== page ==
In a project coordinated by Molalla River Watch and Oregon Department of Fish and Wildlife (ODFW), volunteers are surveying amphibian egg mass surveys in Clackamas County. So, if you have a pond or wetlands on your property, or know of a place and want to find out what lives there, help the experts know where to look.
You may even have Western Pond Turtles. Yet another reason to protect our streams, and manage our wastewater.
Details and contacts in this Molalla Pioneer article by Peggy Savage. See also this Press Release from Molalla River Watch, Inc.
The Molalla Planning Commission meets at 6:30PM, on Wednesday February 4th, at City Hall. At this meeting, they will again hear a proposal that was tabled in early January, on a proposal to rezone a parcel in northwest Molalla, to allow high-density residential development.
The site is a single-family residential property measuring nearly six acres total. The property is roughly triangular. A long curve of the abandoned Molalla Forest Road is to the southwest, the Elementary School is to the east, and Toliver Road is to the north.
The development proposal is being handled by Frank Walker, for the Donald Itschner family estate. The site is relatively level, with a small yard and garden area near the house and shop building. Roughly half of the property is in mature deciduous forest. It is adjacent to a school, a ballfield, and an abandoned corridor (the historic Molalla Forest Road). There is a small creek running through the center of the property. As is typical of the area, there are wetlands with soils that are seasonally saturated with water.As shown on the Google satellite image below, the property (orange ellipse) is one of the only natural and forested areas within walking distance of hundreds of densely packed homes to the north (large area outlined in red). There are no parks serving this large subdivision area. Here are three close-up satellite views, from Google Maps. The first shows the home/garden in the northern portion of the property. The second shows most of the southern portion of the property. The third shows the western half of the apartment complex to the north, in the middle of the large Molalla subdivision area; this is what high density development would look like, if the City approves the zoning change.:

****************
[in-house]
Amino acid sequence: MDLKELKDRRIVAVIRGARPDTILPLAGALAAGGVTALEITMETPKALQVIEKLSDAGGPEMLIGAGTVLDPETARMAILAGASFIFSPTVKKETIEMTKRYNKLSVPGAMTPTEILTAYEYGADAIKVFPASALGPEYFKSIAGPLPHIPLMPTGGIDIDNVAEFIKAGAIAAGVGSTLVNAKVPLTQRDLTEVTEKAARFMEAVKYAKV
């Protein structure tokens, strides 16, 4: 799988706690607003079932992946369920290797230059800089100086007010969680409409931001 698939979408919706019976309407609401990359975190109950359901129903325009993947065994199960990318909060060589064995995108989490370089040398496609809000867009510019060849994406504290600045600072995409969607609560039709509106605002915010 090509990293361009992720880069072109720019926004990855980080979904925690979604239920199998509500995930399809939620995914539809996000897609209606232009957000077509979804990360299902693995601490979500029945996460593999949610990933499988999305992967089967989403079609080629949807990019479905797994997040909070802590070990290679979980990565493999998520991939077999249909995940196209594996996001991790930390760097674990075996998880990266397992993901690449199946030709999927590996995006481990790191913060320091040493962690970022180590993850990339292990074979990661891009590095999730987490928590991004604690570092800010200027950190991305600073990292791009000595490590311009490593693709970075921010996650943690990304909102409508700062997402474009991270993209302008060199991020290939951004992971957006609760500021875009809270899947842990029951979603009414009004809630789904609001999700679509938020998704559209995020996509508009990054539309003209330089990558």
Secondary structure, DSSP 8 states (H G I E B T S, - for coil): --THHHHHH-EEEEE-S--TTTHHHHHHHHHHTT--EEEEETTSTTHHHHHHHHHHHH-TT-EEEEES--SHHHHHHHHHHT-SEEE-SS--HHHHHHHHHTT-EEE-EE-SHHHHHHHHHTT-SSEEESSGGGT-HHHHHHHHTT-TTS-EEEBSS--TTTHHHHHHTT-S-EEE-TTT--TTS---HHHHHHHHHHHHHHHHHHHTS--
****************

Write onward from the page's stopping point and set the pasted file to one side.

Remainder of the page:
A Better Plan
The location and natural qualities of this property make it an absolute no-brainer for the City of Molalla. We need to develop this property as a valuable asset for this area: a corridor trail to serve the community with parks, recreation, and wildlife habitat. City of Molalla should work toward acquiring most or all of this property. Generous grants are available (from both state and federal sources), but the City needs to provide the see money for those grants. Thus, the City should NOT be granting property tax emptions, as the City Council did on January 28th for ‘Pacific Fibre Products, Inc.’.
The City’s goals should be to:
- preserve the forest area as a refreshing wildlife habitat and nature-viewing area;
- develop picnic and play facilities on the non-forested southern portion of the parcel;
- make minimal improvements to the Molalla Forest Road between Highway 213 and Highway 211, as a bicycle and pedestrian corridor, to accommodate the recreational needs of area residents;
- over time, pursue expansion of this bicycle and pedestrian corridor, using the historic Molalla Forest Road, all the way to the Molalla River Recreation Area.